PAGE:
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Marija Šuković, MFIC Executive Director

Constructive ContributorTo Reforms

The MFIC will this year dedicate special attention to the Government’s economic policy, as it aims to continue with the implementation of measures to strengthen the country’s macroeconomic stability

MFIC is interested in supporting the Government in its efforts to speed up reforms that are underway and initiate new ones recognised as alleviating possible or existing business barriers in Montenegro.

“Among the priority topics of MFIC are the implementation of measures to strengthen the country’s macroeconomic stability, such as consolidating public finances and increasing financial sector stability, removing key barriers to improving the competitiveness of the country, increasing potential economic growth in the mid- to long-term, implementing capital infrastructure projects and attracting foreign investments,” says Marija Šuković, the first executive director of the MFIC since its establishment.
The Executive Director’s roles is to monitor these processes, define priorities that are in line with MFIC’s vision and mission, and to ensure that MFIC contributes constructively to those processes, explains Mrs Šuković.

What are the major MFIC strategies and long-term plans that you are managing?

– Integration processes – such as the EU accession process, NATO membership, regional initiatives and integrations – comprise MFIC’s long-term priorities. The official MFIC opinion is that these processes should be strongly supported, considering the benefits they would bring to society as a whole. It is for this reason that MFIC will continue with its activities aimed at speeding up reforms that are underway and initiating new ones recognised as alleviating possible or existing business barriers in Montenegro. First of all, the rule of law, as a process of adoption and implementation of legislation, will continue to be a topic that significantly influences the perception of the environment and the security of investments. The activities of state institutions towards creating a more efficient and professional public administration, and combating the grey economy, will remain at the top of MFIC’s priorities.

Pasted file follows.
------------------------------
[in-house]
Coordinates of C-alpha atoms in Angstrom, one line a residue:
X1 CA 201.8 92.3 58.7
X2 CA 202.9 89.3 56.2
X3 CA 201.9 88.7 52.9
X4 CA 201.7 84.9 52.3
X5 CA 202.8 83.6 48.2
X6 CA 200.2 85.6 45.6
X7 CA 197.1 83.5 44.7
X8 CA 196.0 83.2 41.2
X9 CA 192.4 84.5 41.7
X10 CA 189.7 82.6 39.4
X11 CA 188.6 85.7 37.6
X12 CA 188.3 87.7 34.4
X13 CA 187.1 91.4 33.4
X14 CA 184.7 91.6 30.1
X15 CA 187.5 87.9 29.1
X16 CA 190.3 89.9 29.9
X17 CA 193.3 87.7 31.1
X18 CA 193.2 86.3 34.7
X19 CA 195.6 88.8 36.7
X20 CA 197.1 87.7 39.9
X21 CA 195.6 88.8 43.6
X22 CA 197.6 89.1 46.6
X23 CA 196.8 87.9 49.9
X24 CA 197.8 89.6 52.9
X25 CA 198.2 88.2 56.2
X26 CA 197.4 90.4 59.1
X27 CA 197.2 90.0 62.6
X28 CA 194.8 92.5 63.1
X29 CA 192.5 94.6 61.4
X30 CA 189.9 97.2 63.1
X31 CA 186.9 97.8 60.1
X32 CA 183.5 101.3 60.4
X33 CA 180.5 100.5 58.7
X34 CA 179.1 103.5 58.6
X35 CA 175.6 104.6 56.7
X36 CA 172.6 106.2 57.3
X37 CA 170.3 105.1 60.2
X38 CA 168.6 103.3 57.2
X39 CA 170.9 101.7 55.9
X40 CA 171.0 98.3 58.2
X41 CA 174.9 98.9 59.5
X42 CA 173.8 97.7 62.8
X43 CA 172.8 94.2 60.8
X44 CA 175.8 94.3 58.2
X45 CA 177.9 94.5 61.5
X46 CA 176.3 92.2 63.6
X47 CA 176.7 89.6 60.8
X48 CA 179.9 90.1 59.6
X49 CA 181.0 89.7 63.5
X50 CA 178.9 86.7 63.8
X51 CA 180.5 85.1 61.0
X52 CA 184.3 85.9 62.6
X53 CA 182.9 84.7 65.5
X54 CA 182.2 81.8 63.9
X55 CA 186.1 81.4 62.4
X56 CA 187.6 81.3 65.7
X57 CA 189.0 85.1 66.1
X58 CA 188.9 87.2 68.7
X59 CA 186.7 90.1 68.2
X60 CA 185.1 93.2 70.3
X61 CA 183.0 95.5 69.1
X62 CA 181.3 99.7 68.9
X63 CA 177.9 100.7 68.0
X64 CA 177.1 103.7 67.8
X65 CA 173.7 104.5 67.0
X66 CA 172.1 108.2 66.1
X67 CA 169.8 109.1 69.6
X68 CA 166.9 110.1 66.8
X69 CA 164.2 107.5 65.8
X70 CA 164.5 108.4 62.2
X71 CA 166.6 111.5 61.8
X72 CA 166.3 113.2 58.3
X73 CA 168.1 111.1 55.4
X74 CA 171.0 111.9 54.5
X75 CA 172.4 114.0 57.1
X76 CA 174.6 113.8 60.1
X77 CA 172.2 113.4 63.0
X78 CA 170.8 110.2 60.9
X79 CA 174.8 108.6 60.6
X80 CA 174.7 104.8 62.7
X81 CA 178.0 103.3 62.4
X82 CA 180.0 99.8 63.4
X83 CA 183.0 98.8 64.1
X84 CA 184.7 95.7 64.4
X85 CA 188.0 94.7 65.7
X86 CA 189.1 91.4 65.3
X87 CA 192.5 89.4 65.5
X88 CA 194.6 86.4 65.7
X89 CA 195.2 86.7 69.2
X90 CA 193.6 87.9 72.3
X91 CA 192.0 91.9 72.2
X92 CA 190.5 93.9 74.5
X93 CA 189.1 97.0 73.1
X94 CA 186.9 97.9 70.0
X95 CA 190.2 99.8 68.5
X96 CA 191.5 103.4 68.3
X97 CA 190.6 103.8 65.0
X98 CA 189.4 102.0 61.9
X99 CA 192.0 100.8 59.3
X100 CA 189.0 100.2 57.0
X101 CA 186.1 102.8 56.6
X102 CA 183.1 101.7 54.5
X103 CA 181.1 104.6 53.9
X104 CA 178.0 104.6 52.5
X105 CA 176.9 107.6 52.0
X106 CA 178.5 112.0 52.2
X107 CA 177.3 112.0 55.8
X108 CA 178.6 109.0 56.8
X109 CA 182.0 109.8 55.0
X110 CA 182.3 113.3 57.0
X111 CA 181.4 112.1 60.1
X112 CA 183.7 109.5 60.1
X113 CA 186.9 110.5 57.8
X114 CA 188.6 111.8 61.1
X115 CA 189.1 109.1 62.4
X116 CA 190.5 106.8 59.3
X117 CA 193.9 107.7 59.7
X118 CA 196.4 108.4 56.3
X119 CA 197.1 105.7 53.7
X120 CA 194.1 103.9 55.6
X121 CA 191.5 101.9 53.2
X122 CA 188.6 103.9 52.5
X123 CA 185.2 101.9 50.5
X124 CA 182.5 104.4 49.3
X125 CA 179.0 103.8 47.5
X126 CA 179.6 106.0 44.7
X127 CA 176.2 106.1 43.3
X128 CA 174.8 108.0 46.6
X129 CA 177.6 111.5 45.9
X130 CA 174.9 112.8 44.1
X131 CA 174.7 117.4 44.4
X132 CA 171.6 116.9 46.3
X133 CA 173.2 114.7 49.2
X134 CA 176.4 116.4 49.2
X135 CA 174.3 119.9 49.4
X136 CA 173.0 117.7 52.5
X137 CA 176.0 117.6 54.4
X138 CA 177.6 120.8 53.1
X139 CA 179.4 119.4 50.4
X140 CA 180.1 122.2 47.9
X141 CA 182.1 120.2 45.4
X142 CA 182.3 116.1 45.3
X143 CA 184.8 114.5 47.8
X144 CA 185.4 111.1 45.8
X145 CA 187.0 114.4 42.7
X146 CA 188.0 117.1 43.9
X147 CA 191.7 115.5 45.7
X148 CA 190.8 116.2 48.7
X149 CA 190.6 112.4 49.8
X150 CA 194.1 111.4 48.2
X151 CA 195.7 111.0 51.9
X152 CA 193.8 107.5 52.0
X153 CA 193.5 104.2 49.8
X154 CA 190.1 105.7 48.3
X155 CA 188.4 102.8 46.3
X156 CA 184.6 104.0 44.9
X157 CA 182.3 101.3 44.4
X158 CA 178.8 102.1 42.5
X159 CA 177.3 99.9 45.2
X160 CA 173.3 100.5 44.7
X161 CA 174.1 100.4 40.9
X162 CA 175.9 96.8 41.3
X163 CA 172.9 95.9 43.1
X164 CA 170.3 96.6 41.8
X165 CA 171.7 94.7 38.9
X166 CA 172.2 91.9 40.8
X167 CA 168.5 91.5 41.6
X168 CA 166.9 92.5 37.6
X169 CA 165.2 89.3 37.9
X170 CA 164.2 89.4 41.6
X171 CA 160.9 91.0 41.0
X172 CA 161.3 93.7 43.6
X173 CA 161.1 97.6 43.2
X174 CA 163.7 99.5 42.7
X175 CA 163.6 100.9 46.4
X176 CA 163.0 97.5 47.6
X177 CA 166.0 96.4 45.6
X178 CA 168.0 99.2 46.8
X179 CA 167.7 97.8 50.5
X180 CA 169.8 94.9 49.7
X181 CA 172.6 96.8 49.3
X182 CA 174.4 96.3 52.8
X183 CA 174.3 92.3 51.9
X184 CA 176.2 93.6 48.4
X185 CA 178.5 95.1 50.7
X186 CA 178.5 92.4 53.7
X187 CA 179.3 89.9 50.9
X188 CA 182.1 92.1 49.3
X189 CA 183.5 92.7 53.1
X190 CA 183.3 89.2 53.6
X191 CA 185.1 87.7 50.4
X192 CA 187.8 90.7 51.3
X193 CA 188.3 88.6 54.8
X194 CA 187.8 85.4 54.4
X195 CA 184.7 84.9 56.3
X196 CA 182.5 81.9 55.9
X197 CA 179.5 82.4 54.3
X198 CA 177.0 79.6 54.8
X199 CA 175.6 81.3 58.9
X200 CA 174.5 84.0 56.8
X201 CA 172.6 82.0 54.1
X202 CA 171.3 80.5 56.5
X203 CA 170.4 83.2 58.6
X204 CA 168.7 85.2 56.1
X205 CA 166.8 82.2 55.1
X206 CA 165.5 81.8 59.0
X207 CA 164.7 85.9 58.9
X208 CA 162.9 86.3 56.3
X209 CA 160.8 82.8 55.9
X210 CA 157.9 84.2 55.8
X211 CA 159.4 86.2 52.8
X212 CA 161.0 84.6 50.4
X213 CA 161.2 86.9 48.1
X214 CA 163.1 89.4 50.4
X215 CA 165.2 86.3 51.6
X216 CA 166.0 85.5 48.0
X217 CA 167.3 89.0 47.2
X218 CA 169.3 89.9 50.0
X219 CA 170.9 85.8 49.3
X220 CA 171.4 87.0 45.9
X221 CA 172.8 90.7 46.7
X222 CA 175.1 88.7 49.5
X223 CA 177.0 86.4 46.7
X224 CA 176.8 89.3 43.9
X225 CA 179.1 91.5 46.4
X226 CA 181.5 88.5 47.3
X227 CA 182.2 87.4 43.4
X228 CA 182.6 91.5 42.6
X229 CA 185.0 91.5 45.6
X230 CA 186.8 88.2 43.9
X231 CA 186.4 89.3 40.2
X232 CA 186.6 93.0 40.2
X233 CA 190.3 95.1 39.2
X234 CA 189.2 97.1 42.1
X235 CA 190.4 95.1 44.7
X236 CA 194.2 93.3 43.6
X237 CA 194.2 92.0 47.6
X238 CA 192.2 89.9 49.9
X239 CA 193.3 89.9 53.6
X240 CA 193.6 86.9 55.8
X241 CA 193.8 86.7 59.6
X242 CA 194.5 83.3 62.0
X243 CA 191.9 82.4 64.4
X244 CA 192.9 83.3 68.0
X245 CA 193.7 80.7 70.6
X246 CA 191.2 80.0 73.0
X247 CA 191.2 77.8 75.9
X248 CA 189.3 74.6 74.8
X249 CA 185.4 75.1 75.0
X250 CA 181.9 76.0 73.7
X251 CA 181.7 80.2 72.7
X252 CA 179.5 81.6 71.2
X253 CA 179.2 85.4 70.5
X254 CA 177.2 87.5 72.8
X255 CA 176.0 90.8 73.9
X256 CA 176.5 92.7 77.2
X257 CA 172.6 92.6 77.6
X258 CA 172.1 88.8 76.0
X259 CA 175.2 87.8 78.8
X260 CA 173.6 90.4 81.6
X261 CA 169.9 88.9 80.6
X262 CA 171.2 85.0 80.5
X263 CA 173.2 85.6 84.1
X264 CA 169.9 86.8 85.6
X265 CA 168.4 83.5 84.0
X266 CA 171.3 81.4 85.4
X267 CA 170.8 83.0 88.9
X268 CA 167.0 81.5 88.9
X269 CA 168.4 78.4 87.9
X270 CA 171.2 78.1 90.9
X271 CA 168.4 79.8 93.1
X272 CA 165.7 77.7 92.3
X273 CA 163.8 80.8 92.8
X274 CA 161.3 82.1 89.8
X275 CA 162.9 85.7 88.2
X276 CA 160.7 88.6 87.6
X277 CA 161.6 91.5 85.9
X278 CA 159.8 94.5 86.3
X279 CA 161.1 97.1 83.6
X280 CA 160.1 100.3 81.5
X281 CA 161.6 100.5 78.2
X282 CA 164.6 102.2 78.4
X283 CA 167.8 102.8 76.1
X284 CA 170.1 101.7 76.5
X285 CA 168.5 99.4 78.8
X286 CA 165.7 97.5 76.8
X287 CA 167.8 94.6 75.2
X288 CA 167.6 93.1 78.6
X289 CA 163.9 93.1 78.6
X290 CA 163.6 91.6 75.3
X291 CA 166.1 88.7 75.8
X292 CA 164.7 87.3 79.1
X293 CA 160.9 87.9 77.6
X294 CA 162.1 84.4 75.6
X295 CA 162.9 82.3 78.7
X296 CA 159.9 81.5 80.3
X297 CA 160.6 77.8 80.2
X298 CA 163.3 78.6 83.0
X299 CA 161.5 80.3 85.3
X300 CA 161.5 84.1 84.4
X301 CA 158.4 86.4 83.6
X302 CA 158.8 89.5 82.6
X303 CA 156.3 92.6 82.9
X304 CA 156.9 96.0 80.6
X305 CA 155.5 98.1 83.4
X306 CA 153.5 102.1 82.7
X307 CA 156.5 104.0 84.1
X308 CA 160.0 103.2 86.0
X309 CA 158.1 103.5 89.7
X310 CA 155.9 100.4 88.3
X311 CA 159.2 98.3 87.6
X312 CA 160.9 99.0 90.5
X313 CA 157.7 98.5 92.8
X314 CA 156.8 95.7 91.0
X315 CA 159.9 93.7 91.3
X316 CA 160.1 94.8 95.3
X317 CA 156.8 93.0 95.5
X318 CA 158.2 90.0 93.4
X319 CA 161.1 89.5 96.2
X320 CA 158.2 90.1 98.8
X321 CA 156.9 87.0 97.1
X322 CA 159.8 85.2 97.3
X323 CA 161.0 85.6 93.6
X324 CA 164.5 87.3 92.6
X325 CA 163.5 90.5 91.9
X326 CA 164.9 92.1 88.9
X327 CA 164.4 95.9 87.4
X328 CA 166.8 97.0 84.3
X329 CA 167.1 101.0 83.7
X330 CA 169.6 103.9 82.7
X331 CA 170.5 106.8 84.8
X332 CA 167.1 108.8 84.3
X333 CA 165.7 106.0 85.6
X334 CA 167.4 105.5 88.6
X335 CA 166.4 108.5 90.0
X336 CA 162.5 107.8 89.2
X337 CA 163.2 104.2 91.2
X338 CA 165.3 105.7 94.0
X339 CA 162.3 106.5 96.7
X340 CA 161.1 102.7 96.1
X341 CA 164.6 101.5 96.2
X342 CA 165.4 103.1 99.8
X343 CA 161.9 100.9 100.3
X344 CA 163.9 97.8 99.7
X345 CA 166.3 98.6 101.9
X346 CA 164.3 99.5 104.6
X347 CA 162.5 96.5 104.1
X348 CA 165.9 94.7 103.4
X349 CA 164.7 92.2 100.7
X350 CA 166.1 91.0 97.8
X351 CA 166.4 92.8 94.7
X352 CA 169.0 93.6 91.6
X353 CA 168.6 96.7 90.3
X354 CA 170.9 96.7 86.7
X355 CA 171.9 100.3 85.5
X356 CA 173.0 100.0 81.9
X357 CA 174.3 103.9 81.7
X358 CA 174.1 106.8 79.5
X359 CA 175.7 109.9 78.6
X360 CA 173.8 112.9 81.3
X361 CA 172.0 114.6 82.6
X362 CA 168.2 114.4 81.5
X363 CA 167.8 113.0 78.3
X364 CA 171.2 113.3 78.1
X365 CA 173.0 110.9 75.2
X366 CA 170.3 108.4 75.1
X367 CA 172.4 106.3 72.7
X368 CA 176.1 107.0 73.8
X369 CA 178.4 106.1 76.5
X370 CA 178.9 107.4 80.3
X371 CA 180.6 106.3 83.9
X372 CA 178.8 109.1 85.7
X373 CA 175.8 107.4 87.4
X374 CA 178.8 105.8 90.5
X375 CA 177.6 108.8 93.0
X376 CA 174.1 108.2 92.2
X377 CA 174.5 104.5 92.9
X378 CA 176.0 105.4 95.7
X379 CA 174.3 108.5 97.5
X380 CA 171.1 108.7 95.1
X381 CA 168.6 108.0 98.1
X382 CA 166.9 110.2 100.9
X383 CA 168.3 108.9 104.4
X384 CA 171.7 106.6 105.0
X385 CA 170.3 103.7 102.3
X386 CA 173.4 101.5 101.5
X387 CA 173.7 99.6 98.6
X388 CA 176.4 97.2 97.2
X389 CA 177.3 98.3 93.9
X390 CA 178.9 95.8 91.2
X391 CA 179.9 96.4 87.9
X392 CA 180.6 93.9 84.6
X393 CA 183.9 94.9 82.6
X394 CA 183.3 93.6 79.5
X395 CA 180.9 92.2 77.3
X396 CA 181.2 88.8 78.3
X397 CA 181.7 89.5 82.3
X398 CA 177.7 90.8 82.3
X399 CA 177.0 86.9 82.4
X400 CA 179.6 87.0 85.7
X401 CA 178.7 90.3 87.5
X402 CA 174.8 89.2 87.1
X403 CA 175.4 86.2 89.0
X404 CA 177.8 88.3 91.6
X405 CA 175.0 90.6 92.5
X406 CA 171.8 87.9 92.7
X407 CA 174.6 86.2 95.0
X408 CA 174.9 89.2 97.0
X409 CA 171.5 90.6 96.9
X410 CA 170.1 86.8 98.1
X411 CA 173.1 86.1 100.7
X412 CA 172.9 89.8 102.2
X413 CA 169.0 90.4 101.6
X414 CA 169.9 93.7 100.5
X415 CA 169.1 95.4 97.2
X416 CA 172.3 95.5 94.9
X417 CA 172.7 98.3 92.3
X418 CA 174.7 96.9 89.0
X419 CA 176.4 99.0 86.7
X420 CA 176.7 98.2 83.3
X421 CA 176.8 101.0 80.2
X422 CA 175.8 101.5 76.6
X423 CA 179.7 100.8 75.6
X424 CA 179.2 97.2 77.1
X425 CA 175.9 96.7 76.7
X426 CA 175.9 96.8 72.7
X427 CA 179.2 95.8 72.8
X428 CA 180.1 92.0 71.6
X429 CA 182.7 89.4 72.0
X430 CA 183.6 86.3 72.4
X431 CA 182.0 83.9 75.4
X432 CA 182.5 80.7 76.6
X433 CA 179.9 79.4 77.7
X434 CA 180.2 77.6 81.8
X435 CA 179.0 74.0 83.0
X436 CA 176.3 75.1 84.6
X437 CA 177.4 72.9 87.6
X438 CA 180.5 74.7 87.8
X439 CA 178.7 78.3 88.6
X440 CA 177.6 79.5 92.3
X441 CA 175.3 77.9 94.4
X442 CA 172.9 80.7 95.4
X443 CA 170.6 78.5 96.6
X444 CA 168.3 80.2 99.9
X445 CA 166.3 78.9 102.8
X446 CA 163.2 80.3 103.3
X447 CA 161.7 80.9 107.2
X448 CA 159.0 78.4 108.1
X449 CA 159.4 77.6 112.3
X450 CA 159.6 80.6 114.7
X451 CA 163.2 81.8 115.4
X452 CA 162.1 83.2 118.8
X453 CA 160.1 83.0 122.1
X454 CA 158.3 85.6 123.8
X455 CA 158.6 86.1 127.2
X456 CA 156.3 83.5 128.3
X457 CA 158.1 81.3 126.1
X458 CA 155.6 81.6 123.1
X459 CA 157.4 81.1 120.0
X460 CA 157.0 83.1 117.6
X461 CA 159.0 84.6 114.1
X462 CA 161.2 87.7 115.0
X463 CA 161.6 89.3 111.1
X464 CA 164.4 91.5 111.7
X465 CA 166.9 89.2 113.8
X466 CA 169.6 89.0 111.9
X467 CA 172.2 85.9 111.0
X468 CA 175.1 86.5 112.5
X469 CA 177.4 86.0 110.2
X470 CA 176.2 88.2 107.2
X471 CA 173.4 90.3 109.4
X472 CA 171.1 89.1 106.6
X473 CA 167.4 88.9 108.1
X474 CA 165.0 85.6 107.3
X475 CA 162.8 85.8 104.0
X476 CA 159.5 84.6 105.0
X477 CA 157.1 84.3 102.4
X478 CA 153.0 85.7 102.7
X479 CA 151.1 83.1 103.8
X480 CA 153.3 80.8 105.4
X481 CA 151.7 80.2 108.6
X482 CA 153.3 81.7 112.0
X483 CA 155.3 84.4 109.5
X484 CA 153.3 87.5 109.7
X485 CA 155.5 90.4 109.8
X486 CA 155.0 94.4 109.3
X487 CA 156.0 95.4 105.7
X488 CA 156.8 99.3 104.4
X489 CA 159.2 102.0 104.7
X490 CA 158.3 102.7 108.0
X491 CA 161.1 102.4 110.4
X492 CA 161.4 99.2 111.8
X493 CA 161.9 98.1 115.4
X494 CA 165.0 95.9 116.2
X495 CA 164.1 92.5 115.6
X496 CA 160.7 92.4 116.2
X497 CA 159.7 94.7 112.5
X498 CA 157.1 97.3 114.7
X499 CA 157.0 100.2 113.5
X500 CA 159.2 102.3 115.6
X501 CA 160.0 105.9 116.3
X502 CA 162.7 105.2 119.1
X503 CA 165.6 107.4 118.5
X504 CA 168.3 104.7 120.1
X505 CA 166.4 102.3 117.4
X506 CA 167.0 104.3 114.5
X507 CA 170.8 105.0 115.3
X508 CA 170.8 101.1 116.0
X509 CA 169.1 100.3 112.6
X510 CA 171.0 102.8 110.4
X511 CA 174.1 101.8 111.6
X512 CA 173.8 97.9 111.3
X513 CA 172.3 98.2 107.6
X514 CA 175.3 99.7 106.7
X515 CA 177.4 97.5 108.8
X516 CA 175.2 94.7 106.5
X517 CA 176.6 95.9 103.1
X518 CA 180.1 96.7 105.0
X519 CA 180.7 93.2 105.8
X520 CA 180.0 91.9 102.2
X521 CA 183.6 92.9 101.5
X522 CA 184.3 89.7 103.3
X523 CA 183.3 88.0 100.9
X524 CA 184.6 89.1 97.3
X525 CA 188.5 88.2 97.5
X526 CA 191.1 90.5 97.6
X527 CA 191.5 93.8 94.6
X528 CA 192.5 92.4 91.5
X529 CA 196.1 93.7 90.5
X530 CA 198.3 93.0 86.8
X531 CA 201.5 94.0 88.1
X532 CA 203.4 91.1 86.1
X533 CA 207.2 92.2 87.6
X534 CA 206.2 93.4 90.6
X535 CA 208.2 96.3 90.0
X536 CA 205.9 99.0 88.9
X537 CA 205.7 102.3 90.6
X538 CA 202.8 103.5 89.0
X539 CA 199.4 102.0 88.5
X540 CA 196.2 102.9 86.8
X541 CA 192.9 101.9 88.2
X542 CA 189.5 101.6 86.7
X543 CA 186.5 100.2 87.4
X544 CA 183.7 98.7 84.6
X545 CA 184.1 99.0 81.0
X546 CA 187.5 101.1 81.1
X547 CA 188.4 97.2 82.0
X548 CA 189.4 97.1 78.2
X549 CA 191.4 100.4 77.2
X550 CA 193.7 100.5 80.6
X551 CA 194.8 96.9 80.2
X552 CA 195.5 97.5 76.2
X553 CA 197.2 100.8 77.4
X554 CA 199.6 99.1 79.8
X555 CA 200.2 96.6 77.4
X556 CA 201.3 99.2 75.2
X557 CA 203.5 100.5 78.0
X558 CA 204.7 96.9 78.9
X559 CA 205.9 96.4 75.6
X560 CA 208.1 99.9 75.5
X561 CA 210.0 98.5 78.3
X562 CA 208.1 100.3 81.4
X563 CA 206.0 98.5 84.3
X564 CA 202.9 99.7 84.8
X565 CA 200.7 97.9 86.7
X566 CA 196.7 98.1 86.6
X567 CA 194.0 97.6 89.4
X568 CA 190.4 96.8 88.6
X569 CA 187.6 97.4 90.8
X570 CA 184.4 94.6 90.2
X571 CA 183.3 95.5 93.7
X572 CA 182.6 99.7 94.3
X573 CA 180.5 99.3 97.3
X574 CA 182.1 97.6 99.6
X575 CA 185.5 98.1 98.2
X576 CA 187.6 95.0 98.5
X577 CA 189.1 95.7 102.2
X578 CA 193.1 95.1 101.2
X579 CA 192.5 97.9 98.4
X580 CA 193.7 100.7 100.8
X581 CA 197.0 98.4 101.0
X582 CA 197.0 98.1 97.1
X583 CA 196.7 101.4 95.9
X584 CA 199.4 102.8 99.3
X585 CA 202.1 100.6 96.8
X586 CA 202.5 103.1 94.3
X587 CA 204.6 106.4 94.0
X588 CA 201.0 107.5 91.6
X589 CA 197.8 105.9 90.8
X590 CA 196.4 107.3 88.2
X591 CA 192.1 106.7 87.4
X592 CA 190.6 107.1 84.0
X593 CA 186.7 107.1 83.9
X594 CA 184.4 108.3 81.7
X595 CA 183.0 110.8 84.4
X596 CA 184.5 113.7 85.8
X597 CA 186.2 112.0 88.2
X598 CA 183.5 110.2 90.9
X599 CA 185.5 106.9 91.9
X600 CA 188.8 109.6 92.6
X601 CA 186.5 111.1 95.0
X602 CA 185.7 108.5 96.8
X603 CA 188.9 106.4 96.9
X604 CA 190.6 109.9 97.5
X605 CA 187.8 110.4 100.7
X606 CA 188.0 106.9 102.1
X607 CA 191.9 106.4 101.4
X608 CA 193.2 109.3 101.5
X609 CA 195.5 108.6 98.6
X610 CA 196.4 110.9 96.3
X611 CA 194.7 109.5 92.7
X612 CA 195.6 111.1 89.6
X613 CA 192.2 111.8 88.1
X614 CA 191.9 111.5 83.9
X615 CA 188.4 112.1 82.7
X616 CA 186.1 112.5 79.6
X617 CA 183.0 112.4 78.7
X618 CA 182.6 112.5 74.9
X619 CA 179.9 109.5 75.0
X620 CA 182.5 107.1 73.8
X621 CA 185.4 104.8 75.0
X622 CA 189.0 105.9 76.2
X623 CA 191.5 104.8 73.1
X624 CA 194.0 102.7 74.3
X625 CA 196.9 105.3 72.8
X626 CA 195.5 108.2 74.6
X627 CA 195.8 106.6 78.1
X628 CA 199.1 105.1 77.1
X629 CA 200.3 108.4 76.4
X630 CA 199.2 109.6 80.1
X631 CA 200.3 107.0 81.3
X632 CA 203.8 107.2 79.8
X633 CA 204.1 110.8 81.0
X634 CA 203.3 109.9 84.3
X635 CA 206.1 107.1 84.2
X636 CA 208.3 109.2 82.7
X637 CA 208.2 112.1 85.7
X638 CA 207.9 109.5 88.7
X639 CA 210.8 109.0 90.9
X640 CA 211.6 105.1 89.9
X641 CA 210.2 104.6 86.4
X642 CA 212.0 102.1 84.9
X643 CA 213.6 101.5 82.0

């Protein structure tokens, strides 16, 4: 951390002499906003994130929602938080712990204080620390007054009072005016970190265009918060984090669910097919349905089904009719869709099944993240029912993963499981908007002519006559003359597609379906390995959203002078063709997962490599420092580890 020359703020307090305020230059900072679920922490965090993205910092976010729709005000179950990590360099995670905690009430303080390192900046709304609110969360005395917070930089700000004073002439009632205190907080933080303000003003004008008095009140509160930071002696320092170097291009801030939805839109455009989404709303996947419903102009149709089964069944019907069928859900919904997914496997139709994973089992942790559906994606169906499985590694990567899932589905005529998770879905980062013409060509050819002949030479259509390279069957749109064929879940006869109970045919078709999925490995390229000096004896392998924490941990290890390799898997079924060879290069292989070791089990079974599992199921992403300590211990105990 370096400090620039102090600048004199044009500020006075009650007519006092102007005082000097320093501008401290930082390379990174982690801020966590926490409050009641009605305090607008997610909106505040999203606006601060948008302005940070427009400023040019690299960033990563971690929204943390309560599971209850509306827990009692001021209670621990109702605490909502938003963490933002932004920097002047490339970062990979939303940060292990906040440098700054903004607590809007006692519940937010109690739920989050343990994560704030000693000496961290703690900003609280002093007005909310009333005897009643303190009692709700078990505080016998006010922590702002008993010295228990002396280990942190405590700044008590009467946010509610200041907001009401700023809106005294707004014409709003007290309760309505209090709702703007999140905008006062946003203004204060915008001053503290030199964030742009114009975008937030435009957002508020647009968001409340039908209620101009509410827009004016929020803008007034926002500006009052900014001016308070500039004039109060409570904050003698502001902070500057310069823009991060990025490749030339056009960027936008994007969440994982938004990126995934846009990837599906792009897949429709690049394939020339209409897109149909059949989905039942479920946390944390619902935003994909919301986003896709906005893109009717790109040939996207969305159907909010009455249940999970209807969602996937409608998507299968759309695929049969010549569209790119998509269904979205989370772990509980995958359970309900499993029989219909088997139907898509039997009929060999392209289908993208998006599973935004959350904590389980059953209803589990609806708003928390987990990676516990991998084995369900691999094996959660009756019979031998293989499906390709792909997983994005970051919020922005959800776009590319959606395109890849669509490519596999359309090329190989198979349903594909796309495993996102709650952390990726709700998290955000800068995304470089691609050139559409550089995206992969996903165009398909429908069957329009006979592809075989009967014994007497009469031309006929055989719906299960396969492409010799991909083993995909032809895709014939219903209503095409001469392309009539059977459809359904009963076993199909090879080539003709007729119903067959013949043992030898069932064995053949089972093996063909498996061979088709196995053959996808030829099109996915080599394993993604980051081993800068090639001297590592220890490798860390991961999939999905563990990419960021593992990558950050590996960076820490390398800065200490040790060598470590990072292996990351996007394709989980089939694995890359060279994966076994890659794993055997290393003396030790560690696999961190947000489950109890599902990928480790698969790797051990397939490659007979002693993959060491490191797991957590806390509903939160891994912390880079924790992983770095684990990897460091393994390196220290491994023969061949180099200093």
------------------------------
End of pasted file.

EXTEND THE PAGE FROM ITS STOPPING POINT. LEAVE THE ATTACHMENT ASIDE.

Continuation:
How many members does MFIC have at present and what are the major features provided by MFIC membership?

– Starting with the five founding members in 2009, the membership base of MFIC has been expanding constantly and today the association comprises 36 members that represent a significant percentage of national GDP. 

The Council gathers representatives of numerous and varied industries – banking and financial services, telecommunications, metallurgy and mining, energy, tourism and catering, the fast-moving consumer goods sector, manufacturing, transportation and auditing. Having the most reputable foreign companies as members and being selective in membership expanding, MFIC is recognised as an important representative of the private sector that provides a platform and a channel for the voice of investors to be properly heard and understood.

Which MFIC activities would you highlight as being the most important in terms of shaping the reform agenda?

– The White Book is recognised by all stakeholders as the most tangible and valuable contribution of the MFIC to shaping the reform agenda and transferring the positions of foreign investors regarding topics that are crucial for the business environment. The White Book, therefore, provides an additional decision base for future investors to better understand the current situation and business environment, and also provides guidelines for decision-makers to reduce business barriers and support prioritisation from the perspective of foreign investors.